Mathematics Stack Exchange is a question and answer site for people studying math at any level and professionals in related fields. Join them; it only takes a minute:

Sign up
Here's how it works:
  1. Anybody can ask a question
  2. Anybody can answer
  3. The best answers are voted up and rise to the top

A question for English speakers. When using (or reading) the symbol $\setminus$ to denote set difference —

$$A\setminus B=\{x\in A|x\notin B\}$$

— how do you pronounce it?

If you please, indicate in a comment on your answer what region you're from (what dialect you have).

This is a poll question. Please do not repeat answers! Rather, upvote an answer if you pronounce the symbol the same way the answerer does, and downvote it not at all. Please don't upvote answers for other reasons. Thanks!

share|cite|improve this question
How do you pronounce it? – lhf Feb 28 '12 at 17:57
@lhf, I upvoted the relevant answer. :-) – msh210 Feb 28 '12 at 18:00
I pronounce it "$\setminus$" of course. How else would I pronounce it? – Zarrax Feb 28 '12 at 22:22
I tend to pronounce it "$A$ delete $B$." – goblin Sep 4 '15 at 19:59

10 Answers 10

$A$ minus $B$ seems to be the natural way.

share|cite|improve this answer
I'm not a native English speaker. – lhf Feb 28 '12 at 18:00
This is how I say it, and I am a native speaker. This is also why the symbol is named "setminus". – Carl Mummert Feb 28 '12 at 18:09
As an English speaking programmer (not mathematician) that's how I'd say this – Ben Brocka Feb 28 '12 at 19:58

I usually say "A without B," but it depends on my mood that day

share|cite|improve this answer
If someone said this out loud, without a visual cue, I would have no idea what it means. – Carl Mummert Feb 28 '12 at 18:09
@Carl even within the context of (mathematical) sets? Spoken language is always context sensitive and once you have the context I find this entirely understandable and natural. – Konrad Rudolph Feb 28 '12 at 20:04
@Konrad Rudolph: yes, even in the context of mathematics I would not recognize "without" to refer to a relative complement unless someone explicitly told me that it did. – Carl Mummert Feb 28 '12 at 20:41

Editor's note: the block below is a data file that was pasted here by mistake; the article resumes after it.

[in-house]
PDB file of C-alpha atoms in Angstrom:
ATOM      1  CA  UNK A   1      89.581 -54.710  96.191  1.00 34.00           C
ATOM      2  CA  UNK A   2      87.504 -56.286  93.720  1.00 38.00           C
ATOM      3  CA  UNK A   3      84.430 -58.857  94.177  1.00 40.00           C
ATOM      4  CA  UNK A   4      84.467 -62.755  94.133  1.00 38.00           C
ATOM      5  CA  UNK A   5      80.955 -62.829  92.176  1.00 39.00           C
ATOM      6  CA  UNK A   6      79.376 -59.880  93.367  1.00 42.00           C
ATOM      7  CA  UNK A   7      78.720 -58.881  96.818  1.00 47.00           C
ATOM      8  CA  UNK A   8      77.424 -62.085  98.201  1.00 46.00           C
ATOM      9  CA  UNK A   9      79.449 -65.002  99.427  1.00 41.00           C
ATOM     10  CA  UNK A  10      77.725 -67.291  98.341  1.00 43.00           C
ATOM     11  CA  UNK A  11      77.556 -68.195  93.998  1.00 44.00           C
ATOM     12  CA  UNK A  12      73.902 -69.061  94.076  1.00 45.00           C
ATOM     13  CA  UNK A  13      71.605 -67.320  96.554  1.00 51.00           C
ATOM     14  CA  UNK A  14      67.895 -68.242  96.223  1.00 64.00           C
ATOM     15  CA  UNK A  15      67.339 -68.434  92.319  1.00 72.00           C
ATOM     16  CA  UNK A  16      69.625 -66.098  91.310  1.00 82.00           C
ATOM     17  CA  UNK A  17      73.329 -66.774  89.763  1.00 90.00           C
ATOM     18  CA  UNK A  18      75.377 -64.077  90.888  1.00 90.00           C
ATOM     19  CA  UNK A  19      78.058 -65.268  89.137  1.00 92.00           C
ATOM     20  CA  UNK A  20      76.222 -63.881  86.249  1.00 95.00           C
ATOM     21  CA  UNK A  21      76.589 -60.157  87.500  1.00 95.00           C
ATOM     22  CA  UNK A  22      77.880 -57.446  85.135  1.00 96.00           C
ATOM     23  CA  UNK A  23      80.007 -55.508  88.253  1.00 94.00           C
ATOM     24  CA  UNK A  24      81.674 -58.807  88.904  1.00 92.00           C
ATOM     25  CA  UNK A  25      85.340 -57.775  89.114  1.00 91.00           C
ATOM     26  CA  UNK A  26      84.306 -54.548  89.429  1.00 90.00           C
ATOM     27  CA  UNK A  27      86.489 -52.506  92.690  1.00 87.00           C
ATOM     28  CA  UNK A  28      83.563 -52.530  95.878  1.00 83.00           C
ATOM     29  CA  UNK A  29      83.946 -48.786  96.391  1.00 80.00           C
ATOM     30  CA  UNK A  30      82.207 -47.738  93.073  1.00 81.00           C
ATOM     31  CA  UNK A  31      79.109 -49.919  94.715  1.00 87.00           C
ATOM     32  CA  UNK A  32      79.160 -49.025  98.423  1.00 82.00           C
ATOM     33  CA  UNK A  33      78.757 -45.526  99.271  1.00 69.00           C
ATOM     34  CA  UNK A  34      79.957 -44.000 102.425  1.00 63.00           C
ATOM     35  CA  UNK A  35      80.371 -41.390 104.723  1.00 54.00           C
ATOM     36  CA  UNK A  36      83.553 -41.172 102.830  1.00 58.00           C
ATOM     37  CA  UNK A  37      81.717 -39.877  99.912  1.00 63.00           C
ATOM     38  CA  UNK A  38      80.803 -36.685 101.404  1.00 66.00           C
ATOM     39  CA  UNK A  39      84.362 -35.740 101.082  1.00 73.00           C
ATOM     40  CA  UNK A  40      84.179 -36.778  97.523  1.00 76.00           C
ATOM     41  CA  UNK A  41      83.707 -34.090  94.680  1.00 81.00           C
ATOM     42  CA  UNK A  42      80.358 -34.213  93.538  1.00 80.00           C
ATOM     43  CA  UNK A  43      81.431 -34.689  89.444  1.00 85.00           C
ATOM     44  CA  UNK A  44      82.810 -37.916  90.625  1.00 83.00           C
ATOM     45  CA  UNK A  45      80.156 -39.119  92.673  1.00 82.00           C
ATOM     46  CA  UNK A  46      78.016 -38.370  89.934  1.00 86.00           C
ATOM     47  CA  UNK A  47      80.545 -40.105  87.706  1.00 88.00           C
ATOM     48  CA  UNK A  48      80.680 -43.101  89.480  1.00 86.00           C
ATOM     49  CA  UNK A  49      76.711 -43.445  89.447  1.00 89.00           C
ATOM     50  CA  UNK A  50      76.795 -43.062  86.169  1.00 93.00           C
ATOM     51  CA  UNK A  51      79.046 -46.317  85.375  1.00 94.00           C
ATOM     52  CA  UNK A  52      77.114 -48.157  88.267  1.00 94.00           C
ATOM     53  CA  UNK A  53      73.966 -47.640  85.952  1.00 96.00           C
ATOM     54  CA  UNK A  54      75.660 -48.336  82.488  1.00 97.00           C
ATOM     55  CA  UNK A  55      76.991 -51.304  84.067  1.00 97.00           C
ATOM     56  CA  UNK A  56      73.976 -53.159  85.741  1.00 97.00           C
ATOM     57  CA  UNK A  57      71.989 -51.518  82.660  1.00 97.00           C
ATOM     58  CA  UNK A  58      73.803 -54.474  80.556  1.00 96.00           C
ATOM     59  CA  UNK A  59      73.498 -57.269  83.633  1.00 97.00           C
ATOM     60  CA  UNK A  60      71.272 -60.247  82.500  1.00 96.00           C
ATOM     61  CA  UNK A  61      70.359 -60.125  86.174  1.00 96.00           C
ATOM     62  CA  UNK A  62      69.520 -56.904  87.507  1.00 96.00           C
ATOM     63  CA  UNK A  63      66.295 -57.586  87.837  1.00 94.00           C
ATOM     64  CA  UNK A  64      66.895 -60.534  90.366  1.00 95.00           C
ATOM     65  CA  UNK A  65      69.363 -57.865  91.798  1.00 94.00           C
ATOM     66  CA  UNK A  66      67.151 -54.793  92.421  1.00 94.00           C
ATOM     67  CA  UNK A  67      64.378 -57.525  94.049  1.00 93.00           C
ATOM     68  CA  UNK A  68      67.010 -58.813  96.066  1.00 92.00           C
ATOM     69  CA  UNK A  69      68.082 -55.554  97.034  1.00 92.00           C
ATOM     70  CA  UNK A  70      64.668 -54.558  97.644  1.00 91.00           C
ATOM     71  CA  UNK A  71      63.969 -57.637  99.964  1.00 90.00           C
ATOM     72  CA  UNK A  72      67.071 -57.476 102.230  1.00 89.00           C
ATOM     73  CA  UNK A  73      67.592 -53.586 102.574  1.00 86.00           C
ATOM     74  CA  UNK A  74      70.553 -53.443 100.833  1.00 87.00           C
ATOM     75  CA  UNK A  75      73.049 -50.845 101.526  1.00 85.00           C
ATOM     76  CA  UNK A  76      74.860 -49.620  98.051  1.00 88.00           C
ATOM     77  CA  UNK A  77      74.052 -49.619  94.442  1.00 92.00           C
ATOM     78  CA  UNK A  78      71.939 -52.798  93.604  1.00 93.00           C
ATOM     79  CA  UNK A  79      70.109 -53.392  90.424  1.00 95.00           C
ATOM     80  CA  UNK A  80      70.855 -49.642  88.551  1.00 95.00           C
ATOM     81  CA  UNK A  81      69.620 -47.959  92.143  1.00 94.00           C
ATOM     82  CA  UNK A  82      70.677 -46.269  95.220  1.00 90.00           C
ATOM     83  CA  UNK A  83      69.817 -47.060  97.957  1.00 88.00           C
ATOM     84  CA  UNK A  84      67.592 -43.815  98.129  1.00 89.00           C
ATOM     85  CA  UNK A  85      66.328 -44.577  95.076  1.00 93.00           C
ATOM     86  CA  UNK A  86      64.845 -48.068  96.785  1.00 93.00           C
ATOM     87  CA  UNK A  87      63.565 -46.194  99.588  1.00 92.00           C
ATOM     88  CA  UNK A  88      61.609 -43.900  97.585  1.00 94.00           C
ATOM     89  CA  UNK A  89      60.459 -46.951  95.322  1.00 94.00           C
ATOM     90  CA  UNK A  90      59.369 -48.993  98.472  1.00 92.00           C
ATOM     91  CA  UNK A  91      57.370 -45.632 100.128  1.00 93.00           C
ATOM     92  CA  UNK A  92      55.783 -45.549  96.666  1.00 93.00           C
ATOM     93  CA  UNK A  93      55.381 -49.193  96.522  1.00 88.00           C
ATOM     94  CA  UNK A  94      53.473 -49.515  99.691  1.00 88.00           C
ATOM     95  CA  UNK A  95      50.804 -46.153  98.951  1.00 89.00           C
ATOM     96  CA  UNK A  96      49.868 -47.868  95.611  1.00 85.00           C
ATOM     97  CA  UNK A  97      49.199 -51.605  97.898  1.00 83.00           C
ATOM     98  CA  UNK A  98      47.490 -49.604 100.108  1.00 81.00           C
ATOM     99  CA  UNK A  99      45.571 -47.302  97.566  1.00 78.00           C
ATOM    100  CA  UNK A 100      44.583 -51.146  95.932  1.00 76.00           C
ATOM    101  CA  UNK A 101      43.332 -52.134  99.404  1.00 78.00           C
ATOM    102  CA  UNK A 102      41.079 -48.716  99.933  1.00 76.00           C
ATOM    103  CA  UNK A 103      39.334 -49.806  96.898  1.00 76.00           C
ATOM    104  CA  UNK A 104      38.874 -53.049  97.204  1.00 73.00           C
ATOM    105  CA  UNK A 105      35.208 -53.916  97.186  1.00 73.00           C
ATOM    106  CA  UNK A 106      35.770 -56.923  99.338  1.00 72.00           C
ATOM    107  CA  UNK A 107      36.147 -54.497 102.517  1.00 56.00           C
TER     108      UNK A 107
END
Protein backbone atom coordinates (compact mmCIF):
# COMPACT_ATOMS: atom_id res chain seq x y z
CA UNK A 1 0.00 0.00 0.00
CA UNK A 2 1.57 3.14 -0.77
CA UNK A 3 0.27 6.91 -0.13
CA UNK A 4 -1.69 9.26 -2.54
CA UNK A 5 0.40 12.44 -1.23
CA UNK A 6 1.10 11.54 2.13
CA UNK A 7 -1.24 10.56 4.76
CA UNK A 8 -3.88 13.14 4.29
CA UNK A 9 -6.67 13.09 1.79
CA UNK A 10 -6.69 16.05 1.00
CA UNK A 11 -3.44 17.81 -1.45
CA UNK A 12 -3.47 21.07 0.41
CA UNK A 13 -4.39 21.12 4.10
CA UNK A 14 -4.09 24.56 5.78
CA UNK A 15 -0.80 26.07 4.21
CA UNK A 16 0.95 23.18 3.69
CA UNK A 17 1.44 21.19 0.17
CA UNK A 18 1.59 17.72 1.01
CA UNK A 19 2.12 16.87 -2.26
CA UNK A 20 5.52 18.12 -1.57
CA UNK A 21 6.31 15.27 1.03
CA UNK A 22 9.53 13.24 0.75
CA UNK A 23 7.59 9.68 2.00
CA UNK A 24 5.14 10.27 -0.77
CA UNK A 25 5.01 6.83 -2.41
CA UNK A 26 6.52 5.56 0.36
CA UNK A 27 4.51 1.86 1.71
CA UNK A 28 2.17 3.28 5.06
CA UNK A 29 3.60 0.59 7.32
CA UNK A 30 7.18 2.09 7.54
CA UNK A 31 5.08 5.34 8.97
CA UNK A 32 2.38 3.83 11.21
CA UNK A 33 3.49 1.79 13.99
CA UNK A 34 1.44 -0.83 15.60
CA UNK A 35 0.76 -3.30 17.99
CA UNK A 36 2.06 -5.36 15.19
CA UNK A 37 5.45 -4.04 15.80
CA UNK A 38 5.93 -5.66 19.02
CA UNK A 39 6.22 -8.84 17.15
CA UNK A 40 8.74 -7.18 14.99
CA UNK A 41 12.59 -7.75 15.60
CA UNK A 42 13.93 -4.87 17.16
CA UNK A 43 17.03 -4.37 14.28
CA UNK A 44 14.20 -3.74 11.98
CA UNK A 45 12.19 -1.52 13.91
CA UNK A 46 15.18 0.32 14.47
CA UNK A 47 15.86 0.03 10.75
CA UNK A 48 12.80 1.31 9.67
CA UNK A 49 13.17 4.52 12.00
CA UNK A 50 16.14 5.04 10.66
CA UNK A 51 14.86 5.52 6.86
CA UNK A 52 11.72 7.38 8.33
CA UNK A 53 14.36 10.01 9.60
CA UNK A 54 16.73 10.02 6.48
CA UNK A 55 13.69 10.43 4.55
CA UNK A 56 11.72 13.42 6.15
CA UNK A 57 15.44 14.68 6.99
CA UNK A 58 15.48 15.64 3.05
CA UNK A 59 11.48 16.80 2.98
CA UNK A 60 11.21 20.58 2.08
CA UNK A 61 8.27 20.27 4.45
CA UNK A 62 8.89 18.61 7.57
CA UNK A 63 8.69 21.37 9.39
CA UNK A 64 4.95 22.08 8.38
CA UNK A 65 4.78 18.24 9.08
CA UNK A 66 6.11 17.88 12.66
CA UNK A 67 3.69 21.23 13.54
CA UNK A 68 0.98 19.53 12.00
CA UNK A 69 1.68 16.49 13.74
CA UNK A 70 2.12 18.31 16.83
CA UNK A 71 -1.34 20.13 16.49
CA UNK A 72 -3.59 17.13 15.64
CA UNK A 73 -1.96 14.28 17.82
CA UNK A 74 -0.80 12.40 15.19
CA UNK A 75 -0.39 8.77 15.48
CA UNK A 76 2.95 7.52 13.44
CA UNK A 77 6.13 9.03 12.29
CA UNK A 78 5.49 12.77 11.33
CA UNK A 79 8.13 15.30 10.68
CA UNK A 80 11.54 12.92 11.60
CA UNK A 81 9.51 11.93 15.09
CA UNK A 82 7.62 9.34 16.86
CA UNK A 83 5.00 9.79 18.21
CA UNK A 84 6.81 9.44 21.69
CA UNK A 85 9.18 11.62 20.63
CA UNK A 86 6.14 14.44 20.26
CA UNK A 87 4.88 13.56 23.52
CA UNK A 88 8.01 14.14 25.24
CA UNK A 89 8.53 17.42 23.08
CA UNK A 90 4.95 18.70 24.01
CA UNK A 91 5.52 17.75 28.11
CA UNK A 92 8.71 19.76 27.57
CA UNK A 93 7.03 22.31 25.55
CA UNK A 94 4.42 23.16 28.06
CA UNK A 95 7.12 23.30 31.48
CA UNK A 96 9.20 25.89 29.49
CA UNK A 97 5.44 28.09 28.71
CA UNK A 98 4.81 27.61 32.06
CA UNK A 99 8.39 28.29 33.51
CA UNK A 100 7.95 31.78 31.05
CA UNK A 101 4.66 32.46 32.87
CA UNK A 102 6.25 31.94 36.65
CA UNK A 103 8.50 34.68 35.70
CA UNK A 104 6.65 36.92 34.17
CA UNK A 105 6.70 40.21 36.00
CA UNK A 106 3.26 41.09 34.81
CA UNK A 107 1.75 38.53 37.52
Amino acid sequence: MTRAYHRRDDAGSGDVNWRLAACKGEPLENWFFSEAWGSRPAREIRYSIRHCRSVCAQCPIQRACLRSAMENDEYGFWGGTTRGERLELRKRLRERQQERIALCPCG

This is the one I use. (US Midwest) – rschwieb Jul 3 '12 at 16:07

No one's mentioned "$A$ take away $B$" yet.

share|cite|improve this answer
But is that the way you in practice pronounce it? – Mitch Feb 28 '12 at 18:24
@Mitch Usually, yes. Especially when the sets in question are collections of generic objects, such as people, chairs, etc... – David Mitra Feb 28 '12 at 18:34
That doesn't sound very mathematical. +1 – JMCF125 Jun 14 '13 at 16:15

I pronounce $A \setminus B$ just as the latex code: $A$ setminus $B$.

share|cite|improve this answer
Reading letters with their latex command names usually puts me off... To hear someone seriously saying varepsilon makes me distrust him! – Mariano Suárez-Alvarez Feb 28 '12 at 23:50
I should perhaps stop writing this as "A \backslash B"... – Tanner Swett Feb 28 '12 at 23:59

Prologue: I usually try NOT to pronounce math symbols or expressions or say it loud in mind as (claimed in folklore) that internal reading seems to hinder 'speed reading' or comprehension. (Note: I am hugely influenced by Eastern arts so may be there is some truth to that. (Meta-note: Feel free to comment on it if you disagree))

Vote status: Upvoted for making me look up some links.


share|cite|improve this answer

In situations such as the theory of automorphic forms/functions, the expression $A\backslash B$ means "$B$ left mod $A$", not set-complement. It is pronounced that way: "B left-mod A".

This is necessary because there are quotients on the right also, which interact with these. It amazes me how much trouble it is to get students to "recover from" thinking that "backslash" could only mean "set complement". I say to them "why not just write '-' for set complement?".

The literature on automorphic what's-its is full of left quotients, notated $A\backslash B$.

share|cite|improve this answer

Complement of B in A for A-B or sometime A difference B

This is more self explaining way to say.. I feel!

share|cite|improve this answer
This is what seems to me the right way! – user21436 Feb 28 '12 at 18:07

A less B.............................

share|cite|improve this answer
This is what I was taught (in Ireland). – TRiG Feb 28 '12 at 20:28

I say any of the following (it varies):

"A not B"

"A slash B"

and when I am trying to be clear

"The complement of B in A"

share|cite|improve this answer

I say "A slash B".${}{}{}{}{}{}{}{}$

share|cite|improve this answer
I guess there's not too much confusion between this and $A/B$, A modulo B :P – you Feb 28 '12 at 19:33

Your Answer


By posting your answer, you agree to the privacy policy and terms of service.

Not the answer you're looking for? Browse other questions tagged or ask your own question.